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[filmscanners] RE: over resolving scans



Anthony,

>At certain key scanning resolutions, which vary by film, exposure, etc.,
>there is some interaction between the scan and the grain in the image that
>may create the impression of larger or more obvious grain in the scan than
>is actually present in the film.  If the resolution is held below this key
>threshold, grain simply blurs out of existence (but detail does, too); if
>the resolution is raised above this threshold, the interaction disappears
>and grain starts to look as it would on an optical enlargement.

Essentially, I agree with you.  The key point is where those key resolutions
lie for any given film. exposure, development process, etc.  I think you
will agree.  Consequently, it does make any generalized statement such as
found in the original post most difficult to confirm or deny or to offer
specific reactions to since no mention was made other than of Tri-x as the
film of exposures, development, etc.  I think that the particular key
resolution would also be dependent on the particualr scanner being used, its
design, performance characteristics, and the like; thus that key resolution
could vary quite a bit from scanner and scanner setup to scanner setup.
This, in part, is why I said that increased resolutions might have the
drawback of producing more apparent and obvious grain or alaising artifacts;
I also said this based in part on several posts that I have seen which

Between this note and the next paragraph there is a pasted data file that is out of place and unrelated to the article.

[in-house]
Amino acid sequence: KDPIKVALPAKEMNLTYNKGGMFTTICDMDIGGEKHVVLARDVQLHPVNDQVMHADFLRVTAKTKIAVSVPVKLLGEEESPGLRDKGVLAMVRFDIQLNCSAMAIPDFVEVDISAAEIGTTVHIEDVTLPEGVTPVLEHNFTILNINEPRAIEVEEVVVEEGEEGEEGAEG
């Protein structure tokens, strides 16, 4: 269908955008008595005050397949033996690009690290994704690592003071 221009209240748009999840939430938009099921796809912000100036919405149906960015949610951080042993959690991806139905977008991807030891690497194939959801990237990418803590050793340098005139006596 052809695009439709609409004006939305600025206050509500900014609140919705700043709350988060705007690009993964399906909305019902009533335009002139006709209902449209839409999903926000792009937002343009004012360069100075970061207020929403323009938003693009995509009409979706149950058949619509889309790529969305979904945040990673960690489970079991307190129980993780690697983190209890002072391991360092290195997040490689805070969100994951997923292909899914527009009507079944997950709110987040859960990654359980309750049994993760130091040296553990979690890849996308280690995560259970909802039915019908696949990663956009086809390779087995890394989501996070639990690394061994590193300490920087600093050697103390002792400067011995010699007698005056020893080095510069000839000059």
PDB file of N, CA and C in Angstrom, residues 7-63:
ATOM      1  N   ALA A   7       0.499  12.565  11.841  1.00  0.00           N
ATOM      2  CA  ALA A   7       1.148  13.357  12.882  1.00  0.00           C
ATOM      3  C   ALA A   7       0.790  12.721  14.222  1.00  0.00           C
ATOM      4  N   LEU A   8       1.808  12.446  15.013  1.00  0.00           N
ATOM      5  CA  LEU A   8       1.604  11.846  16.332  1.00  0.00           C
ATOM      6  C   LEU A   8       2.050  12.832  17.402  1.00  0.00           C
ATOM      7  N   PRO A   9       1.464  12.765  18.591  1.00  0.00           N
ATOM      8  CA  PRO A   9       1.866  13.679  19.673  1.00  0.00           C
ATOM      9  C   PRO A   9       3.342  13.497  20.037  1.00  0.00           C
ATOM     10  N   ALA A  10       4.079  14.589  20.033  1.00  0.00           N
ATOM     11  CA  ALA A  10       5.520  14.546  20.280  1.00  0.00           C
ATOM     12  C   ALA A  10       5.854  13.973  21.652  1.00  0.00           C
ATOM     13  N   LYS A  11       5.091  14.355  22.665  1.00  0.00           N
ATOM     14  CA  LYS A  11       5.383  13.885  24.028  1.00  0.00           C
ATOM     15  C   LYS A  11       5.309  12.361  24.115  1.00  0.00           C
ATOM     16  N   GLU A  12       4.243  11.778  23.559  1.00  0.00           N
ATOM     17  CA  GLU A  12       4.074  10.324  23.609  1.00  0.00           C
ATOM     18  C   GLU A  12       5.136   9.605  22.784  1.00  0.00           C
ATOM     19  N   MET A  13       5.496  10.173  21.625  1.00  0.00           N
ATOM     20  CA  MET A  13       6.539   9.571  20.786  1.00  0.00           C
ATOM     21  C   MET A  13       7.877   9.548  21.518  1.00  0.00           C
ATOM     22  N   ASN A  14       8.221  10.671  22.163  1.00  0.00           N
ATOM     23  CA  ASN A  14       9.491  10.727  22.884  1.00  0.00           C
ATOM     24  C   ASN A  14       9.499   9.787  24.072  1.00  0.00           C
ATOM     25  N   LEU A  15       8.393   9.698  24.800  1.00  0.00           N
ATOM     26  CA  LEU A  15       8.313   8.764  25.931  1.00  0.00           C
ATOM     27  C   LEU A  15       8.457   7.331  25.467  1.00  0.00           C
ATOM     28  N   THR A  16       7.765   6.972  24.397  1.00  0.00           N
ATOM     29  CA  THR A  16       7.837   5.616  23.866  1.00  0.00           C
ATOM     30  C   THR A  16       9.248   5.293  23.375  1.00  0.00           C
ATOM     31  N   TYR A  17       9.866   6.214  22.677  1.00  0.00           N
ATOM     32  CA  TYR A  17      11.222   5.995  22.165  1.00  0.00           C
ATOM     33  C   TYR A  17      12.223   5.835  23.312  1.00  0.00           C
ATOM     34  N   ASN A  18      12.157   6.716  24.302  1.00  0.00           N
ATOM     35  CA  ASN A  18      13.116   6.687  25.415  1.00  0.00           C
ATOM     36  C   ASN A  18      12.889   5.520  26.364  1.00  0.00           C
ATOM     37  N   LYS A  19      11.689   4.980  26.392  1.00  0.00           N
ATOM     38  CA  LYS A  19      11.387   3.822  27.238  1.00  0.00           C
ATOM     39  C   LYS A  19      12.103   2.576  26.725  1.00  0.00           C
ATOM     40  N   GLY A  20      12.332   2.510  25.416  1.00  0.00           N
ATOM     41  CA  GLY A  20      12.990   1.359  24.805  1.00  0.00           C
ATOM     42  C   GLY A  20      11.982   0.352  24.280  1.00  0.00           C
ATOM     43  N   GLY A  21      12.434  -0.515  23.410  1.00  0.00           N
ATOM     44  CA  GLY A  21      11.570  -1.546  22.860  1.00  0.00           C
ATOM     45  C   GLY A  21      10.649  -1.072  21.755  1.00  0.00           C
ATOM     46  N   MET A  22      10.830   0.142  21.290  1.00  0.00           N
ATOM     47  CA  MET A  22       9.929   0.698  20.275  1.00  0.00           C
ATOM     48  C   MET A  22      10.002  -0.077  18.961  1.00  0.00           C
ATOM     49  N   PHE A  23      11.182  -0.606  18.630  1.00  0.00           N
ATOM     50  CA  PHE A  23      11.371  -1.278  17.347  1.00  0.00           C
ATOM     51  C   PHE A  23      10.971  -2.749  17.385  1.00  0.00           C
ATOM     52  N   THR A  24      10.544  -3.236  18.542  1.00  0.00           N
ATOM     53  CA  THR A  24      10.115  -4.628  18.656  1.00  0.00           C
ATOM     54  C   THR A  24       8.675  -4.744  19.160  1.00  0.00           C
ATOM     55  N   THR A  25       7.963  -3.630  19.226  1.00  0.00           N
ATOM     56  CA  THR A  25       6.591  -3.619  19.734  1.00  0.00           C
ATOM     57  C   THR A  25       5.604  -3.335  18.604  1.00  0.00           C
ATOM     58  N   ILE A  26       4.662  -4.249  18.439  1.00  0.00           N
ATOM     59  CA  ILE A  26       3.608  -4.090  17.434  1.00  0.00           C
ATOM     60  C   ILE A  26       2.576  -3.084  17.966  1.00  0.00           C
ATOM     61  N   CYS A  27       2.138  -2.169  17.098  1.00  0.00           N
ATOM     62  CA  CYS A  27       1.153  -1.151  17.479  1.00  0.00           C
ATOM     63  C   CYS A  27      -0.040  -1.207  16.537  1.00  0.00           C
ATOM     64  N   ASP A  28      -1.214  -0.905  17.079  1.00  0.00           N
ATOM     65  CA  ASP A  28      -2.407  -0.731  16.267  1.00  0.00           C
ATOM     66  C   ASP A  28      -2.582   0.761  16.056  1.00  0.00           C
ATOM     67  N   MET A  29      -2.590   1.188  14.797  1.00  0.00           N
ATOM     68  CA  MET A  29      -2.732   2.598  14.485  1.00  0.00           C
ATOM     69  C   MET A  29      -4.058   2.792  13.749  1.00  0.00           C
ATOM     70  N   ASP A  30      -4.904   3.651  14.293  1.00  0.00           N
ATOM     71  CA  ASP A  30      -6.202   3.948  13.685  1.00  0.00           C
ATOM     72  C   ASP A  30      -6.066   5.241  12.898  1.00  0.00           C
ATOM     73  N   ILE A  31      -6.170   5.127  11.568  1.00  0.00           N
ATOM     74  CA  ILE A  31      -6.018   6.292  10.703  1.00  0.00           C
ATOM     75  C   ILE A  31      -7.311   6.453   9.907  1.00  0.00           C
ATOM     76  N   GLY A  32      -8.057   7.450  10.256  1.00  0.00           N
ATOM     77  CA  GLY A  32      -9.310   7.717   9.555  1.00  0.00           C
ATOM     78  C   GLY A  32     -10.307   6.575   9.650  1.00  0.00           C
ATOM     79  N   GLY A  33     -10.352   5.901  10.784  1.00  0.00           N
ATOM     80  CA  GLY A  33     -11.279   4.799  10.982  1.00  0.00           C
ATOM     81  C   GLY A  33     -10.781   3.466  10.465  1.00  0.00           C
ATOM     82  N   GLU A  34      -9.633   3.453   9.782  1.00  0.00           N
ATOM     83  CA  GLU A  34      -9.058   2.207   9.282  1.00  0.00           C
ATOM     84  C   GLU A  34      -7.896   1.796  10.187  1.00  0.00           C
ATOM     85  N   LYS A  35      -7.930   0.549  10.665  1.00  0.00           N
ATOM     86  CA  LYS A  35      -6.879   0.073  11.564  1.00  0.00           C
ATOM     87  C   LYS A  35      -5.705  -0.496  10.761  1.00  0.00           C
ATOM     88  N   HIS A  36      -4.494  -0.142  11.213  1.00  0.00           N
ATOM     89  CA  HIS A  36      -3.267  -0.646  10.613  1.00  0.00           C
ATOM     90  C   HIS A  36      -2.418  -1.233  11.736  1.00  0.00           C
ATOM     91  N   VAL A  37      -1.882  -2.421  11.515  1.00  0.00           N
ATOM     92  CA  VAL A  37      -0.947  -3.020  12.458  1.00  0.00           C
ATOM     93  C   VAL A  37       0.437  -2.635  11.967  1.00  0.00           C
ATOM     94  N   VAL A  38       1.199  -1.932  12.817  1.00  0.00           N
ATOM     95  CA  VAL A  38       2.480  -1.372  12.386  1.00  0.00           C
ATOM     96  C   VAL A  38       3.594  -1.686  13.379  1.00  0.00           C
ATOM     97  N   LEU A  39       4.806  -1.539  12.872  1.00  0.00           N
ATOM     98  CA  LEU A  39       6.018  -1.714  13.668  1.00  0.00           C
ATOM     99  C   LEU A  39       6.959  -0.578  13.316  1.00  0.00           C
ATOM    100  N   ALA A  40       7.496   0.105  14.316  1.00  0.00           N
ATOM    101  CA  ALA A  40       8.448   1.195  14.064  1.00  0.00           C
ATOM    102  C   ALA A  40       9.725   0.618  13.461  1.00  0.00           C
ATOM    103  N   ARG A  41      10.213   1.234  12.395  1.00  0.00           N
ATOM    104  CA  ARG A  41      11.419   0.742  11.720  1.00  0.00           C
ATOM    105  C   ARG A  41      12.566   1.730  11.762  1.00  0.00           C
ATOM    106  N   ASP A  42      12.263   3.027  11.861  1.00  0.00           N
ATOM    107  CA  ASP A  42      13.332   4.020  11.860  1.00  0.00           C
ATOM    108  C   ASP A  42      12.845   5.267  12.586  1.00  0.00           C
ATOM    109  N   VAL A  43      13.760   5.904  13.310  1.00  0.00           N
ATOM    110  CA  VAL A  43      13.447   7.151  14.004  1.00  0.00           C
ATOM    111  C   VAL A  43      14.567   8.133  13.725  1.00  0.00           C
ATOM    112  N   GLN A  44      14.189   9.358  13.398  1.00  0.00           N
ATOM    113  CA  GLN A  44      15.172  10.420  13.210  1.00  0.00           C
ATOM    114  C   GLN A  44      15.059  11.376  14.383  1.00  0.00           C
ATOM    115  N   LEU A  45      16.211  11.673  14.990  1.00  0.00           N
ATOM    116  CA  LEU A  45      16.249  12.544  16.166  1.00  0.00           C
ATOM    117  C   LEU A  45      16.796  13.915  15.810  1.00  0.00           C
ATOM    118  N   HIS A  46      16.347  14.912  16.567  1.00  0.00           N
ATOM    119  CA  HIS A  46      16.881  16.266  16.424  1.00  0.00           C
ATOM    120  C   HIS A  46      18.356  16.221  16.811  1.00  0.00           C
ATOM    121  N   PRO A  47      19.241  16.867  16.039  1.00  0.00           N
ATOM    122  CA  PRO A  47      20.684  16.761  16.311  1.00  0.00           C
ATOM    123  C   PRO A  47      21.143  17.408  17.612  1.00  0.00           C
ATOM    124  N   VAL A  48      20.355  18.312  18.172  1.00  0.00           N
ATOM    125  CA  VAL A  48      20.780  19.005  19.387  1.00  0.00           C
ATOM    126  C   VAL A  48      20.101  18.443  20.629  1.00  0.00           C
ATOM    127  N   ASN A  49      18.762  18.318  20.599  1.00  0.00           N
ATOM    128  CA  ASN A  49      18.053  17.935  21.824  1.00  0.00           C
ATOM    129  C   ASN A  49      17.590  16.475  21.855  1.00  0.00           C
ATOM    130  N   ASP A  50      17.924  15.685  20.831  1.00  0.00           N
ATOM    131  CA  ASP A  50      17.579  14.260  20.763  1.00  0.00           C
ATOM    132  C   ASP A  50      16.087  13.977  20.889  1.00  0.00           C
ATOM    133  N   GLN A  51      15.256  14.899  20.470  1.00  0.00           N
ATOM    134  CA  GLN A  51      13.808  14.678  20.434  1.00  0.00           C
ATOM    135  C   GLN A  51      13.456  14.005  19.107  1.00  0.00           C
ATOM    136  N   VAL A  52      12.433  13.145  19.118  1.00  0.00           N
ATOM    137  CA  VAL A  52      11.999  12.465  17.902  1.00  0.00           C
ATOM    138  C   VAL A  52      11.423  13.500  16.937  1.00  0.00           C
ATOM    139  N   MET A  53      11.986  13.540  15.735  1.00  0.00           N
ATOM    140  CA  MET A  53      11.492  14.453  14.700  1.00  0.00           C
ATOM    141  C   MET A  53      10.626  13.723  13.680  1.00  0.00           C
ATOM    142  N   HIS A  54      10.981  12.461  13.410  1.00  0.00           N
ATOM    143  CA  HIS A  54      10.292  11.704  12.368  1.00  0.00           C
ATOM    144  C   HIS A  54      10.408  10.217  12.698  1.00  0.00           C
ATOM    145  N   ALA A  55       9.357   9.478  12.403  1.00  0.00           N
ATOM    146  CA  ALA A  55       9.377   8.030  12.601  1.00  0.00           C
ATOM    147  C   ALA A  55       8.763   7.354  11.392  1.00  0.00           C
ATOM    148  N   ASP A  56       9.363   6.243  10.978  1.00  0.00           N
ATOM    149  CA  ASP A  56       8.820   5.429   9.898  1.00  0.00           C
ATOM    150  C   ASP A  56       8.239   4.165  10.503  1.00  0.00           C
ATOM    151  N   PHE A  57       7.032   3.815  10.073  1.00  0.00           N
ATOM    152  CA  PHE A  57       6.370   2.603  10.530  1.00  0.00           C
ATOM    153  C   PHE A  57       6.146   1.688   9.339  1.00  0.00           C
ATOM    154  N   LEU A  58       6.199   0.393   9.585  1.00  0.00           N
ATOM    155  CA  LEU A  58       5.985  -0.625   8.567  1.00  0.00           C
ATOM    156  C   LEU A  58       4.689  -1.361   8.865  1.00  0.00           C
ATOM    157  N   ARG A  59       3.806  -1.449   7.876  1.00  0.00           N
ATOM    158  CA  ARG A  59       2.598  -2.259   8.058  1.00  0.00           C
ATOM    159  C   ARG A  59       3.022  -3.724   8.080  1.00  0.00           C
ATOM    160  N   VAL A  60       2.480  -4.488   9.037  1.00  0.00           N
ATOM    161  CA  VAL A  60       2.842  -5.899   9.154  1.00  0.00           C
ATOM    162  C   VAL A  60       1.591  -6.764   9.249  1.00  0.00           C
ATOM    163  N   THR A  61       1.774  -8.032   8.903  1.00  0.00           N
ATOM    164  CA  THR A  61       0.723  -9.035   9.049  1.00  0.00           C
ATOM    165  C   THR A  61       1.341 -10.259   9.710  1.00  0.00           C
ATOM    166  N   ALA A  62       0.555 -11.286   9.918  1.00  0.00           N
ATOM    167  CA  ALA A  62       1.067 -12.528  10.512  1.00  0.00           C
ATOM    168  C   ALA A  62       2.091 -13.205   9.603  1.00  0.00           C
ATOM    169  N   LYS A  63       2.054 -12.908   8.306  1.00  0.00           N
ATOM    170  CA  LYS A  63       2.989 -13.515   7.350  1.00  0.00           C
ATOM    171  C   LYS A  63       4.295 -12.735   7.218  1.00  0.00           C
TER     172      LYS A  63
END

complained about grain and alaising being a problem at higher resolution
scans ( some based on films other than Tri-X but some based on it).  I
personally have not found this to be the case, at least that I noticed, in
my personal experience with the silver halide b/w films that I use.

Obviously, I think that complaints about alaising and grain resolution at
any scanning resolution are often based on matters of taste and preference
as to what is considered a problem.  Some prefer the blurred appearance of
the silver halide grain structure even with the lose of detail over a clear
well defined appearance be it the overemphasized impression found at the key
resolution or that equivalant to what they would see or get on an optical
enlargement  (I think this is the case in part because many people today are
accustomed to seeing dye based color films and now b/w films and do not know
what the grain structure of silver halide film looks like on the film - let
alone what it looks like on fast films like Tri-x).  It is for this reason
that I suggested in my original reply to the initial post that an increase
in scanner resolution *MIGHT* result in a limitation in terms of a greater
definition of grain and grain structure or alaising, leaving it up to the
user to decide for themselves if this is or is not the case for them.

At any rate, your comments clarified things in that they are not really all
that different from what I was suggesting, although from your original
statement of them I was not sure if that was the case or not.

>I actually prefer no grain at all

I gathered that from your comments, which in part was the reason why I
suggested that you might prefer the mushier depiction of the grain over a
highly defined depiction as being the reason you might prefer the lower scan
resolution; but right or wrong in this statement as to your preferences, the
main point of the comment was merely to emphasize the the evaluation and
decision was really in the end a matter of tastes and preferences.  "One
man's ceiling is another man's floor" sort of situation.  My comments were
not intended to be some sort of cryptic derrogatory evaluation of anyone's
(or your) tastes and preferences; and I certainly hope they were not taken
as being that by you or anyone else.

>Also, interestingly, Portra 400BW and some other chromogenic
>B&W films have incredibly fine grain, especially given their high speed